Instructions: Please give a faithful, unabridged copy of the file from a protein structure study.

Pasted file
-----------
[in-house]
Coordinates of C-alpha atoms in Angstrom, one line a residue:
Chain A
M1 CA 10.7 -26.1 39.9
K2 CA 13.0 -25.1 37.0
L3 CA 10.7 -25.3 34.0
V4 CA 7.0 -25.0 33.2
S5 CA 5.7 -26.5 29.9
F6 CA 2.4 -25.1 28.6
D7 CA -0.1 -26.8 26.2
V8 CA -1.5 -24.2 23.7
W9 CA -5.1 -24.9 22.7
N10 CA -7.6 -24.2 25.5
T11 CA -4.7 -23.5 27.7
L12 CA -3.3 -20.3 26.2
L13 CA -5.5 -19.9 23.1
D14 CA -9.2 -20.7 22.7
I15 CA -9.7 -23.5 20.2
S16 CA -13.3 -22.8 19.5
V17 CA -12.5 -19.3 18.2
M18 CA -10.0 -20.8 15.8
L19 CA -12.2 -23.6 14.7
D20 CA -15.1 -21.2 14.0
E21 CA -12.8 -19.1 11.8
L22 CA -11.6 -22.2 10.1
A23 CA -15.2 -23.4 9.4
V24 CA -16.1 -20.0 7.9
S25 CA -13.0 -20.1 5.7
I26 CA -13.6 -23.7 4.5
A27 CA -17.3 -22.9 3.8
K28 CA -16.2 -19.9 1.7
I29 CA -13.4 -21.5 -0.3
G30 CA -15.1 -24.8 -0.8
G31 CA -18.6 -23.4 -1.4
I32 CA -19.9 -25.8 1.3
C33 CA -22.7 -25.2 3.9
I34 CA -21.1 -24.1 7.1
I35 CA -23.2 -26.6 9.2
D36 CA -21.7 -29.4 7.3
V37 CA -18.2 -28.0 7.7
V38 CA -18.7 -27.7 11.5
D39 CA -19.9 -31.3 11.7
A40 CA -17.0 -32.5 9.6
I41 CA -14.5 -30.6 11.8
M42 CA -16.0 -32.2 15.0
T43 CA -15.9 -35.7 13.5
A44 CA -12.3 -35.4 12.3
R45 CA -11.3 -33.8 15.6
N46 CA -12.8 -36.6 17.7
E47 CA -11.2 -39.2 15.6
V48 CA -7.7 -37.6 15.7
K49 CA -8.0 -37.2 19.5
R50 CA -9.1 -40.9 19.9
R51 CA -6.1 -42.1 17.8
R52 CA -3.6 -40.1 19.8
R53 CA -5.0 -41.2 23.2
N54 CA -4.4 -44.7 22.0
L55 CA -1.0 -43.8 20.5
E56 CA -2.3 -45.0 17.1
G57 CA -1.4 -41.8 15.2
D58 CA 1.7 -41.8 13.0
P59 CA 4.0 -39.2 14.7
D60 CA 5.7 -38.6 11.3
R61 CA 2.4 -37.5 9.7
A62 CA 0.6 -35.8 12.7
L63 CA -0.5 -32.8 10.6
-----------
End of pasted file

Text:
[in-house]
Coordinates of C-alpha atoms in Angstrom, one line a residue:
Chain A
M1 CA 10.7 -26.1 39.9
K2 CA 13.0 -25.1 37.0
L3 CA 10.7 -25.3 34.0
V4 CA 7.0 -25.0 33.2
S5 CA 5.7 -26.5 29.9
F6 CA 2.4 -25.1 28.6
D7 CA -0.1 -26.8 26.2
V8 CA -1.5 -24.2 23.7
W9 CA -5.1 -24.9 22.7
N10 CA -7.6 -24.2 25.5
T11 CA -4.7 -23.5 27.7
L12 CA -3.3 -20.3 26.2
L13 CA -5.5 -19.9 23.1
D14 CA -9.2 -20.7 22.7
I15 CA -9.7 -23.5 20.2
S16 CA -13.3 -22.8 19.5
V17 CA -12.5 -19.3 18.2
M18 CA -10.0 -20.8 15.8
L19 CA -12.2 -23.6 14.7
D20 CA -15.1 -21.2 14.0
E21 CA -12.8 -19.1 11.8
L22 CA -11.6 -22.2 10.1
A23 CA -15.2 -23.4 9.4
V24 CA -16.1 -20.0 7.9
S25 CA -13.0 -20.1 5.7
I26 CA -13.6 -23.7 4.5
A27 CA -17.3 -22.9 3.8
K28 CA -16.2 -19.9 1.7
I29 CA -13.4 -21.5 -0.3
G30 CA -15.1 -24.8 -0.8
G31 CA -18.6 -23.4 -1.4
I32 CA -19.9 -25.8 1.3
C33 CA -22.7 -25.2 3.9
I34 CA -21.1 -24.1 7.1
I35 CA -23.2 -26.6 9.2
D36 CA -21.7 -29.4 7.3
V37 CA -18.2 -28.0 7.7
V38 CA -18.7 -27.7 11.5
D39 CA -19.9 -31.3 11.7
A40 CA -17.0 -32.5 9.6
I41 CA -14.5 -30.6 11.8
M42 CA -16.0 -32.2 15.0
T43 CA -15.9 -35.7 13.5
A44 CA -12.3 -35.4 12.3
R45 CA -11.3 -33.8 15.6
N46 CA -12.8 -36.6 17.7
E47 CA -11.2 -39.2 15.6
V48 CA -7.7 -37.6 15.7
K49 CA -8.0 -37.2 19.5
R50 CA -9.1 -40.9 19.9
R51 CA -6.1 -42.1 17.8
R52 CA -3.6 -40.1 19.8
R53 CA -5.0 -41.2 23.2
N54 CA -4.4 -44.7 22.0
L55 CA -1.0 -43.8 20.5
E56 CA -2.3 -45.0 17.1
G57 CA -1.4 -41.8 15.2
D58 CA 1.7 -41.8 13.0
P59 CA 4.0 -39.2 14.7
D60 CA 5.7 -38.6 11.3
R61 CA 2.4 -37.5 9.7
A62 CA 0.6 -35.8 12.7
L63 CA -0.5 -32.8 10.6